With nearly 70 per cent of the population living below the poverty line, the January 2010 earthquake dealt a massive blow to Haiti’s fragile economy. Businesses, equipment, materials and stocks were destroyed and households lost their breadwinners, savings and homes, leaving many families with no source of income.
Rebuilding a country’s economy takes years and while this happens, The Haiti Red Cross Society will support thousands of families to restart their own incomes.
Mackenson St Louis, 26, lives at the La Piste transitional shelter site, home to dozens of families from Haiti’s deaf community. With the help of a livelihoods grant from the International Federation of Red Cross and Red Crescent Societes, Mackenson has transformed half of his shelter into a thriving cyber café.
With two laptops and a generator, Makenson has already made a name for himself in the community. “I opened in March and I typed up fliers and posted them all over the camp here. The fliers worked, everyone here knows about the cyber café,” he said. “I get about 20 or 30 customers a day but I only have two laptops so people have to queue up and wait.”
Visitors pay 20 gourdes, approximately 50 US cents, for 30 minutes internet access or 35 gourdes for one hour. However much of money the cyber café makes currently makes goes back into the business, paying for fuel to run the generator and for internet fees. The limitations on his business are frustrating to Mackenson, who sees potential in the café, which has become an important resource for deaf people in the camp.
“This is my job but the internet café is for the camp,” he said. “It helps the other deaf guys who had to cross a dangerous road before to get to the only other internet café. Without the grant from the Red Cross this couldn’t have happened.”
While innovative ideas are great, some people already have skills that can be the foundation for a new livelihood. Anne Dite Lina Pierre Louis, 55, lives in Port-a-Piment and recently received the second of two cash grants of USD$250. She said the money had changed her life. “With the first grant we used it to buy things that we needed immediately. The rest we spent on buying three goats. With the second grant, we were able to invest in agriculture.”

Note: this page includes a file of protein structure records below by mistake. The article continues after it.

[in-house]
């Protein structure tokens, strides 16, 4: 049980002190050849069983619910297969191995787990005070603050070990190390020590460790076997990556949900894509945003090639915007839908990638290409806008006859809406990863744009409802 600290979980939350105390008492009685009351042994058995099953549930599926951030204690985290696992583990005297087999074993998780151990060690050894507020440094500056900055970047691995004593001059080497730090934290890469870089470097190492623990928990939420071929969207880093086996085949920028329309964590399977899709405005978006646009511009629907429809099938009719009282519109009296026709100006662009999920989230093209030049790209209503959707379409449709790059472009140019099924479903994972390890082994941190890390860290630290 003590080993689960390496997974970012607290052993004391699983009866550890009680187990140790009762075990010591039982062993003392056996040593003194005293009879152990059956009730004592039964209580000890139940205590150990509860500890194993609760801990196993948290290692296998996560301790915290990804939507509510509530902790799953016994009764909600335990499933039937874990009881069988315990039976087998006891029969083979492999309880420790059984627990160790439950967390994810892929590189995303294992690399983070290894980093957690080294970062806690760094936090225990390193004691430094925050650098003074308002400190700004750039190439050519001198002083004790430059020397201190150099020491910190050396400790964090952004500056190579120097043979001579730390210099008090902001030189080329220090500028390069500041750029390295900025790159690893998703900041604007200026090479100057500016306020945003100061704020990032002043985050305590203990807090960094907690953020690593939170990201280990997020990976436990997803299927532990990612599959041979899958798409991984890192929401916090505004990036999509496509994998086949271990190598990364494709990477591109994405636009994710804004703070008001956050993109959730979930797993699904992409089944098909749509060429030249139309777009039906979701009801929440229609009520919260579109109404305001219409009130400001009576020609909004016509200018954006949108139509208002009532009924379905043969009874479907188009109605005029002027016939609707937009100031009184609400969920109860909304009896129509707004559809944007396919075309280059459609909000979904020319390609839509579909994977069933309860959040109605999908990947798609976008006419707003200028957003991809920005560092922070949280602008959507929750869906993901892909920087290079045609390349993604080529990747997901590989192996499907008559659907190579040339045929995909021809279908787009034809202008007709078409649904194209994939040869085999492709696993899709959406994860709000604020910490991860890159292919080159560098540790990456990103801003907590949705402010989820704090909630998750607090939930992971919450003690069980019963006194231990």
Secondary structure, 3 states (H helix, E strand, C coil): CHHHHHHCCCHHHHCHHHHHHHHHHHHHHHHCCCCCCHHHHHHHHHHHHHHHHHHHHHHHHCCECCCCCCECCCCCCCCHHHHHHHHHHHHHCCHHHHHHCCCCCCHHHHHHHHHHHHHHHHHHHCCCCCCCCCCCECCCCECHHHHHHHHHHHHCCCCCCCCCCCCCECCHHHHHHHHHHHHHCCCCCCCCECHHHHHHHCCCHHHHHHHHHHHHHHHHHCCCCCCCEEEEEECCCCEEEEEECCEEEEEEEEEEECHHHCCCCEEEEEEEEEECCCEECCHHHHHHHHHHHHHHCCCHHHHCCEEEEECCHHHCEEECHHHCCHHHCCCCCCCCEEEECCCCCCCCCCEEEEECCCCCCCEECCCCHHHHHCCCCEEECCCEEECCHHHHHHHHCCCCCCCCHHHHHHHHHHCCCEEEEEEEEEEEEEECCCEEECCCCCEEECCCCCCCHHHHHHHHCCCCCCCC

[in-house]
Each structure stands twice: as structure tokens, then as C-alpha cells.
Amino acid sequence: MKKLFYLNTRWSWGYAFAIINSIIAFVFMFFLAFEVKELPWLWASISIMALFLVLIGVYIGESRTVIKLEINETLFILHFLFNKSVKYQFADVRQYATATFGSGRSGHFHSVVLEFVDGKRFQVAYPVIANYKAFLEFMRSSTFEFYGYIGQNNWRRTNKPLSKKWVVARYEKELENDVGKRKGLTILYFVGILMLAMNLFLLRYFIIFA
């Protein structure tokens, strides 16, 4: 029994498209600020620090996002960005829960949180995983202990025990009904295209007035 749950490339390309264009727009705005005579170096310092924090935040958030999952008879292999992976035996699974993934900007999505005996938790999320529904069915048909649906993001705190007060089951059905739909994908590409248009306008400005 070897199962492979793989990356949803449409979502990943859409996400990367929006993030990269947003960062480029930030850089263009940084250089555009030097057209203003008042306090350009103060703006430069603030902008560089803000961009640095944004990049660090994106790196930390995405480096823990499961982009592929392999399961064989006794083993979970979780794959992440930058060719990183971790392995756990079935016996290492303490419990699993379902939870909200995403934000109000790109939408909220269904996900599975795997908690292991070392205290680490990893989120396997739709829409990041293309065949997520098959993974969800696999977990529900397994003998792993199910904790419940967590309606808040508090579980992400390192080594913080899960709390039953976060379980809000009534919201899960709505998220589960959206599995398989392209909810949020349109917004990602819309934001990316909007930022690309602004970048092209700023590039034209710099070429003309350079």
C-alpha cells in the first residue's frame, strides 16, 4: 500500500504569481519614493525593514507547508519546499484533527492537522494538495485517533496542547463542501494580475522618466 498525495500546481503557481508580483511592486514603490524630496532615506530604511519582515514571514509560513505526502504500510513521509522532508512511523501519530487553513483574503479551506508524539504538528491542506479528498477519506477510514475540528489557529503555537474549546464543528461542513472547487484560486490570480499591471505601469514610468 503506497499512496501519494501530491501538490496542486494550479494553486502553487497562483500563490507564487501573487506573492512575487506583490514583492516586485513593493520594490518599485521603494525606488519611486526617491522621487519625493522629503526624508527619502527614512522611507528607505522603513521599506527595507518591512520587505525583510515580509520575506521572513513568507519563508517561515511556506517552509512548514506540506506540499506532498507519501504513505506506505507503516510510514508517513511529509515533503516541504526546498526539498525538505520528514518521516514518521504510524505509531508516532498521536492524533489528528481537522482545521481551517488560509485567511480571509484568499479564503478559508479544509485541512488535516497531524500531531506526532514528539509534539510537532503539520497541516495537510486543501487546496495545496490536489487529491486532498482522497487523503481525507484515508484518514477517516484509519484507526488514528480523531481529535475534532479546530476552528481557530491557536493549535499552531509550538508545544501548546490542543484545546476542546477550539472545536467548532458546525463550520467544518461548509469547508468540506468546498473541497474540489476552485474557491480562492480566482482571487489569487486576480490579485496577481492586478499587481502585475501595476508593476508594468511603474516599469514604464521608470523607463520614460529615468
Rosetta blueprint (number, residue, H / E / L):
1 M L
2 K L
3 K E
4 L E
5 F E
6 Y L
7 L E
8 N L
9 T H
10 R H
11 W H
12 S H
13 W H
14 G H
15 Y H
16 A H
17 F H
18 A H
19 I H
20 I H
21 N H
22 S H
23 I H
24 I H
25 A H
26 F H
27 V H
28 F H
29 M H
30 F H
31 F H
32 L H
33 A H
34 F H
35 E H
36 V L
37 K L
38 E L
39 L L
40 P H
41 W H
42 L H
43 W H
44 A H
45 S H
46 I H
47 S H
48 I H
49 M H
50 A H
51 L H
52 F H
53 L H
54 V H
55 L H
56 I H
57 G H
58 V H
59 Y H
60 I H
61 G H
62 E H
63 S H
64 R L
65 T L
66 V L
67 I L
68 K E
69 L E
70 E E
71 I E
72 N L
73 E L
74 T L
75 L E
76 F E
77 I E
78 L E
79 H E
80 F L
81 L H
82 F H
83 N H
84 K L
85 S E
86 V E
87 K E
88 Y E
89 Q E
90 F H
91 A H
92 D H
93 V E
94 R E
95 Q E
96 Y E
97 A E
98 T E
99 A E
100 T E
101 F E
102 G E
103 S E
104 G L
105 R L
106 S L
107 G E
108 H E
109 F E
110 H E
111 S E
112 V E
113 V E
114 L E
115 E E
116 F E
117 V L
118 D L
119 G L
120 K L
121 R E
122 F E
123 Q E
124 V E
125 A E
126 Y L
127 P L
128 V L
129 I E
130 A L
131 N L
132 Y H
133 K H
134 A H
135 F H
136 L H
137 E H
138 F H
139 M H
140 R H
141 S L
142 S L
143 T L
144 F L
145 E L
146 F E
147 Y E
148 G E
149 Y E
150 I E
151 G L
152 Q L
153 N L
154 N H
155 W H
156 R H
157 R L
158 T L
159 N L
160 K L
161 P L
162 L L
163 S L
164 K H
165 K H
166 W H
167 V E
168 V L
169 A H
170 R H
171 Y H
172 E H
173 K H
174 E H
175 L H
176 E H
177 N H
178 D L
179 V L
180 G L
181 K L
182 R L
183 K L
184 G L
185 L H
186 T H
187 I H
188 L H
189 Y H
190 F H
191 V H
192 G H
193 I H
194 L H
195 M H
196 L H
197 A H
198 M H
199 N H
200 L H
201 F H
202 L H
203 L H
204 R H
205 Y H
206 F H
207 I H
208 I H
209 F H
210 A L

Anne took part in an agricultural training in advance of receiving the second grant. “I have always worked in agriculture, but I did learn some new things in the training. For example, I learnt how to start a vegetable plot, which is what I have done with the second grant. I have rented a field so that I can have more yield, as well as planting vegetables in my own garden.”
Anne said the vegetables would be a good source of income. “With this money, I would like to be able to fix up my house, and send the children to school. Seven of them are still in school, so it is a big expense. Little by little, we will find a way forward.”
Working on the Red Cross response to the earthquake has also provided opportunities. Felisma Exil found a way of expanding the work he has been doing with the organisation’s shelter builders. His idea is simple: recycle the mountains of rubble into building materials to stick the city back together again. “It is one of the greatest ideas,” Felisma said.
His team is at work laying colourful paving stones at the International Federation of Red Cross and Red Crescent Societies base camp in Port-au-Prince. “This is the best looking spot in the grounds,” says a Red Cross staff member.
After many months living in a camp, Felisma began working with the Red Cross building wooden shelters for thousands of families. He was soon managing a large team, many of whom also lost homes and family in the quake. Now, with many of the shelters built, they manufacture a range of building products.
Felisma said his income means he can afford a roof over his own head. “Normally in this country it is very difficult to find a job. As you can see the guys are really happy to get a job. They are working to earn money and have food to eat. Now we feel we are okay.”